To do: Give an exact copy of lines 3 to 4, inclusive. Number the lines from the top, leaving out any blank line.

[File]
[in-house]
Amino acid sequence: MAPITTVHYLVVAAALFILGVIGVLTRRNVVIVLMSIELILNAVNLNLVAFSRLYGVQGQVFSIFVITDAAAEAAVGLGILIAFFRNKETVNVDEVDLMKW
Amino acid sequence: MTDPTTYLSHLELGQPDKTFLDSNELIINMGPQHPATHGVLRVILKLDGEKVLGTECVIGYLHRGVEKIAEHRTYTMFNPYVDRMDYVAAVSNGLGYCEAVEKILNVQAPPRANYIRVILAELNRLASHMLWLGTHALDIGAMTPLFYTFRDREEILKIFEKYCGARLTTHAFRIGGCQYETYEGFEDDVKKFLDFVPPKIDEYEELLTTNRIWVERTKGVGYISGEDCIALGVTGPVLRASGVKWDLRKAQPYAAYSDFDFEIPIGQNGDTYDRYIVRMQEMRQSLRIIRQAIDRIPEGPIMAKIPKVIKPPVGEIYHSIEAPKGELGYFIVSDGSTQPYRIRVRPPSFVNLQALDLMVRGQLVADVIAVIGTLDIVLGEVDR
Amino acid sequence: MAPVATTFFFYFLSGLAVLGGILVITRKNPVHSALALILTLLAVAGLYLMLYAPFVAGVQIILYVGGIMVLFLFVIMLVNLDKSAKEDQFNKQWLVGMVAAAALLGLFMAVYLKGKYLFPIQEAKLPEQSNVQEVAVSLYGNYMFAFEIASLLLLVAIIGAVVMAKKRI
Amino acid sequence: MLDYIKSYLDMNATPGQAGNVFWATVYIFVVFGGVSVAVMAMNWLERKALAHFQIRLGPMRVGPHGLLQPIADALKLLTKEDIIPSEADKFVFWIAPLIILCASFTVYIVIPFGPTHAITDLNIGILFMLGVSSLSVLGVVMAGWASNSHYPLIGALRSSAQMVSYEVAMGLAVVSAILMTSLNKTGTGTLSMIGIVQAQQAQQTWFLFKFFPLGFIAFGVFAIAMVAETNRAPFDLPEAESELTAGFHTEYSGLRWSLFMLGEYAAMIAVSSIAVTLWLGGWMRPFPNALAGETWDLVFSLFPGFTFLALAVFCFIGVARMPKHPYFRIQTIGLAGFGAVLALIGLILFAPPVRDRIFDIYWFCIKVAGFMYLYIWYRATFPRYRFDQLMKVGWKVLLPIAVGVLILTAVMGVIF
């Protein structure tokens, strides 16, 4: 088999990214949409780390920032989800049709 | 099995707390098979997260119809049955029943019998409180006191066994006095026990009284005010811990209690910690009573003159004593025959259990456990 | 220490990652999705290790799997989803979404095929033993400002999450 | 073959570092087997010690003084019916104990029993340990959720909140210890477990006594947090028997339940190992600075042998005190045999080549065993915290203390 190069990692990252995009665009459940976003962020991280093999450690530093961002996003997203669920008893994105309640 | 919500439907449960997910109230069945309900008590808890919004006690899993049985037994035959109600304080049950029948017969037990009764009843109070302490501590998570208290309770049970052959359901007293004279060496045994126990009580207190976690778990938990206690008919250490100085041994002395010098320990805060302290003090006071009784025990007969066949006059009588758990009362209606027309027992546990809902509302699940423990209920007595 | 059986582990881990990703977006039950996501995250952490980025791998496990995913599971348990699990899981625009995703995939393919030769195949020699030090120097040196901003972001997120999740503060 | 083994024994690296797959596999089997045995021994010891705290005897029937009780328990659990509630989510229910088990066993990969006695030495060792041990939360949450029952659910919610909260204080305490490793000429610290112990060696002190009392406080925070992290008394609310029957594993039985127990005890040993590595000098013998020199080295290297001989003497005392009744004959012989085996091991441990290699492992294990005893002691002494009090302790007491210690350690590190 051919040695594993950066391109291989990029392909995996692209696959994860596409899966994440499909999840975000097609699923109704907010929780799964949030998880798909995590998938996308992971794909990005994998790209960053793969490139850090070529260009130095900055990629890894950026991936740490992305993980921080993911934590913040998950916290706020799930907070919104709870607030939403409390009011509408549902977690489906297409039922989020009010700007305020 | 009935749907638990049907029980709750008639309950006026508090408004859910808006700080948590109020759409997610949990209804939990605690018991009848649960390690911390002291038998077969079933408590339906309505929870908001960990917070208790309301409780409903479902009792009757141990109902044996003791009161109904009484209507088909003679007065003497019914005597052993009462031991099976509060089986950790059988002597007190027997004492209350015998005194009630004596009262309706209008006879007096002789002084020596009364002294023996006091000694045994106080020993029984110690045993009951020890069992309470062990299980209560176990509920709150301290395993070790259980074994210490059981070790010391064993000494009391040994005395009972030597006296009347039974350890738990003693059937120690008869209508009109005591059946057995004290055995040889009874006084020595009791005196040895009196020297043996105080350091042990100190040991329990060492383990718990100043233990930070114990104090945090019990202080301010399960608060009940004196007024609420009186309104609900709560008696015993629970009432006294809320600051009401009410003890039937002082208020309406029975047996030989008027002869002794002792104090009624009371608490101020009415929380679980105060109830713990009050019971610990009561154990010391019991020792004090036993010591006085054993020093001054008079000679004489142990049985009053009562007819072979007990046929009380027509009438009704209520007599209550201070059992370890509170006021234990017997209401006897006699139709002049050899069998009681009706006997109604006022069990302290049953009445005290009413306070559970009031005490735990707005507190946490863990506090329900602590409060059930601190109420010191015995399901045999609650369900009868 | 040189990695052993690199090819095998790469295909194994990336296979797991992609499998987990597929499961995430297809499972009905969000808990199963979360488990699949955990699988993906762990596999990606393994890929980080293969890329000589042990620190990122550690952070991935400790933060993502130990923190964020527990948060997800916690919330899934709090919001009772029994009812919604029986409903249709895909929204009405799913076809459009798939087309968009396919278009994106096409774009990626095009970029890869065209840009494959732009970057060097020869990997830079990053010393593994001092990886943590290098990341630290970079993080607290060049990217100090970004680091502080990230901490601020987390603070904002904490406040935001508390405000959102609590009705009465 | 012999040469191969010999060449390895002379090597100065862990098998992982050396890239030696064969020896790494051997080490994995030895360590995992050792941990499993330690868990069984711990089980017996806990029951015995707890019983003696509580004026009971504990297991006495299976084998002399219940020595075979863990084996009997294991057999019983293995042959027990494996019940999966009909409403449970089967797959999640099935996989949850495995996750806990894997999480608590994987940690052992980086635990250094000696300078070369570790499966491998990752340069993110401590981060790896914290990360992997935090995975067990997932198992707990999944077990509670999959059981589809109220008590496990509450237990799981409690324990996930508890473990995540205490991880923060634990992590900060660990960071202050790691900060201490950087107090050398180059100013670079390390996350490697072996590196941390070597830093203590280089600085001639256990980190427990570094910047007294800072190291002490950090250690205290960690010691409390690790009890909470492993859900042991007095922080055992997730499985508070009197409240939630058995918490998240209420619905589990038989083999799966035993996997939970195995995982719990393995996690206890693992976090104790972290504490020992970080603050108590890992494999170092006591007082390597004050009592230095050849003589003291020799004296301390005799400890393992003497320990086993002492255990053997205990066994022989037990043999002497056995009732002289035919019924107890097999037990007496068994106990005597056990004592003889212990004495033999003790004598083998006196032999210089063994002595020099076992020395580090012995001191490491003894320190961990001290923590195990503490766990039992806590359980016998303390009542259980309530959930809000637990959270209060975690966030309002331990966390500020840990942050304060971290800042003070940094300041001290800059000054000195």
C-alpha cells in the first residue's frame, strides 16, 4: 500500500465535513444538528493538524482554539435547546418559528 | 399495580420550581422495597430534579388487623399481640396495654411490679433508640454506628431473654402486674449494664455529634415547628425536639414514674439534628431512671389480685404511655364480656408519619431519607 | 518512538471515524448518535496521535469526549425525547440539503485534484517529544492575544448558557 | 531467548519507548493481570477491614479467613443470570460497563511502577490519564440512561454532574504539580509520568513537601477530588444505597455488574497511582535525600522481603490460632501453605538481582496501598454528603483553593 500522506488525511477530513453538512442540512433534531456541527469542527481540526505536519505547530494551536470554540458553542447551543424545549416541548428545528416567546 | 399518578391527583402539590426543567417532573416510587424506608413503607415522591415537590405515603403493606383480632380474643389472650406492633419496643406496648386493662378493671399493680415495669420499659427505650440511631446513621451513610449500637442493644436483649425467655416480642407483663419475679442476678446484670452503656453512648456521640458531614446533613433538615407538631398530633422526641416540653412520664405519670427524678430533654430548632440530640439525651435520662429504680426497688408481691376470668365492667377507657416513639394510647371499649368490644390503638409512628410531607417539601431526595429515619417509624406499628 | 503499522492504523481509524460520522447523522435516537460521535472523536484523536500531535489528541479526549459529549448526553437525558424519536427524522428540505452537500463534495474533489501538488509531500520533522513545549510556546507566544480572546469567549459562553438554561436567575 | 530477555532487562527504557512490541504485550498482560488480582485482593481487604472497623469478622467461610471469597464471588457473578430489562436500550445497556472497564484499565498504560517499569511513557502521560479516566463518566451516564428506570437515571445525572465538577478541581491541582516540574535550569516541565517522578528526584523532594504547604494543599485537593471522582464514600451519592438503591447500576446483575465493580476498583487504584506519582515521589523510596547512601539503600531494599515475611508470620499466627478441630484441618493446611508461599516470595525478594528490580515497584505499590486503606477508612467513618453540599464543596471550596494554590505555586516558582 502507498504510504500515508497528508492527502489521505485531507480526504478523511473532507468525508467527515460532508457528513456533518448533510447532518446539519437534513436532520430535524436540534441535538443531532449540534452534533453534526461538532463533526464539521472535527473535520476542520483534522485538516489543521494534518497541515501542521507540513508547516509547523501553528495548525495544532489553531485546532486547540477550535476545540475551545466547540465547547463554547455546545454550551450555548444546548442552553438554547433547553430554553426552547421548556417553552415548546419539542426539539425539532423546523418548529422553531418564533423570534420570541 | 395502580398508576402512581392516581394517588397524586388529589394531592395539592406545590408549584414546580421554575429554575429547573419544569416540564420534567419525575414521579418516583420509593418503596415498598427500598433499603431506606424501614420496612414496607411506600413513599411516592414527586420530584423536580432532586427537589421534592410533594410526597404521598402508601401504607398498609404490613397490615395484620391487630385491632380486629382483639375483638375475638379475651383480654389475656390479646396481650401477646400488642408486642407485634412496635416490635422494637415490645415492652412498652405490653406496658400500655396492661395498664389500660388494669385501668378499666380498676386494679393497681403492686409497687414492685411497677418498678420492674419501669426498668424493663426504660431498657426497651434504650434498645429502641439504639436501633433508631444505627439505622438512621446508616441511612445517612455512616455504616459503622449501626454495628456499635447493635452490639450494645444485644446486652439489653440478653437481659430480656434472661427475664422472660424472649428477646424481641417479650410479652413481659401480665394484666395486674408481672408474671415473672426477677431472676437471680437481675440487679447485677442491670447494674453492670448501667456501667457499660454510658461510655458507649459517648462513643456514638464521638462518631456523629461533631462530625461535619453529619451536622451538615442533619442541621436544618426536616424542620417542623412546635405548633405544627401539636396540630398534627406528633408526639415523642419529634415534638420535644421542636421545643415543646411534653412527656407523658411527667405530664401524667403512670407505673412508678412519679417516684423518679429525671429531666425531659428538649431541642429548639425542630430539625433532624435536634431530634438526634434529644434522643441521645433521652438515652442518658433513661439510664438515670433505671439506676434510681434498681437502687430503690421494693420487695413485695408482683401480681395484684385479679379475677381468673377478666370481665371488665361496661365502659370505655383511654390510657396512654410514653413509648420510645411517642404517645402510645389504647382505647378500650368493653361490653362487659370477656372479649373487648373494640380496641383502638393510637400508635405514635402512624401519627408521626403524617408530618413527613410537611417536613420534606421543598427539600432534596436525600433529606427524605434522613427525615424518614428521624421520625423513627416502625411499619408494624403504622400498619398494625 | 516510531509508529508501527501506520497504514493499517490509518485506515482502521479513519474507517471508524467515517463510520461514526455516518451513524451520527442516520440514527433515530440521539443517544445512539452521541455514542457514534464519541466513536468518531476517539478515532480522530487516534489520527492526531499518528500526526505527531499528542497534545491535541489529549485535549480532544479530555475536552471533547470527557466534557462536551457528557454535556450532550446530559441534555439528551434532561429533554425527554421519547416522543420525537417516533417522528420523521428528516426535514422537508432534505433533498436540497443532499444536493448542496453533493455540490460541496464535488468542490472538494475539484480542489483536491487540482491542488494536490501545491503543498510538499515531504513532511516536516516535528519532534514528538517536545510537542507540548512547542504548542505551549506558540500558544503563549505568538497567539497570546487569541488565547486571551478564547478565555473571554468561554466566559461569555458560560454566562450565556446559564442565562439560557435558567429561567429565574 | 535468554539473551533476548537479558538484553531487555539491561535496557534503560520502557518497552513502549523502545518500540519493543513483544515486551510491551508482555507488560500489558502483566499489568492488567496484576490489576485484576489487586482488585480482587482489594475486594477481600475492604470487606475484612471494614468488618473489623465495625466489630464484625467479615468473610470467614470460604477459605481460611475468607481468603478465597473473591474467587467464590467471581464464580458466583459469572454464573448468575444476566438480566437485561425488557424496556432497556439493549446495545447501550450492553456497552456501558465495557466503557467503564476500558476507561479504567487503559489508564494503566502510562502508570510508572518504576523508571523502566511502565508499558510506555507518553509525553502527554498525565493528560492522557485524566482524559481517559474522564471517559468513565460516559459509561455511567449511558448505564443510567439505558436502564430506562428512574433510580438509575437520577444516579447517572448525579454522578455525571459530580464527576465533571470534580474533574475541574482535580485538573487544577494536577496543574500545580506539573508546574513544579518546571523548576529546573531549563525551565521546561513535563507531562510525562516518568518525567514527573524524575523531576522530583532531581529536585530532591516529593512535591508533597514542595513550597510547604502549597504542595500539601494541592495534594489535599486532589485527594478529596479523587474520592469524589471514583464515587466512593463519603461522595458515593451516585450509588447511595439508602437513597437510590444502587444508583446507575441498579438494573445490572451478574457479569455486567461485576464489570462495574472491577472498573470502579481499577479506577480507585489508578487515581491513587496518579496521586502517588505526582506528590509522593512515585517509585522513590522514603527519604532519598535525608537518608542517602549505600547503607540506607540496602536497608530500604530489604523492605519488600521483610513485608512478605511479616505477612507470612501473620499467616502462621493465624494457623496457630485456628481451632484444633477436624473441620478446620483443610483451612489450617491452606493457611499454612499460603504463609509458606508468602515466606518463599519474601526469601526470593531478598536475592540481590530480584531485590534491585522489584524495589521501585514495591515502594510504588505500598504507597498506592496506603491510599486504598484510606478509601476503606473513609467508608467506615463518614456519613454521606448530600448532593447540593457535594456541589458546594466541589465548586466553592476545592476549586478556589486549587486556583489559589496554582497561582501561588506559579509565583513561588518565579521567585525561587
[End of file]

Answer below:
Amino acid sequence: MTDPTTYLSHLELGQPDKTFLDSNELIINMGPQHPATHGVLRVILKLDGEKVLGTECVIGYLHRGVEKIAEHRTYTMFNPYVDRMDYVAAVSNGLGYCEAVEKILNVQAPPRANYIRVILAELNRLASHMLWLGTHALDIGAMTPLFYTFRDREEILKIFEKYCGARLTTHAFRIGGCQYETYEGFEDDVKKFLDFVPPKIDEYEELLTTNRIWVERTKGVGYISGEDCIALGVTGPVLRASGVKWDLRKAQPYAAYSDFDFEIPIGQNGDTYDRYIVRMQEMRQSLRIIRQAIDRIPEGPIMAKIPKVIKPPVGEIYHSIEAPKGELGYFIVSDGSTQPYRIRVRPPSFVNLQALDLMVRGQLVADVIAVIGTLDIVLGEVDR
Amino acid sequence: MAPVATTFFFYFLSGLAVLGGILVITRKNPVHSALALILTLLAVAGLYLMLYAPFVAGVQIILYVGGIMVLFLFVIMLVNLDKSAKEDQFNKQWLVGMVAAAALLGLFMAVYLKGKYLFPIQEAKLPEQSNVQEVAVSLYGNYMFAFEIASLLLLVAIIGAVVMAKKRI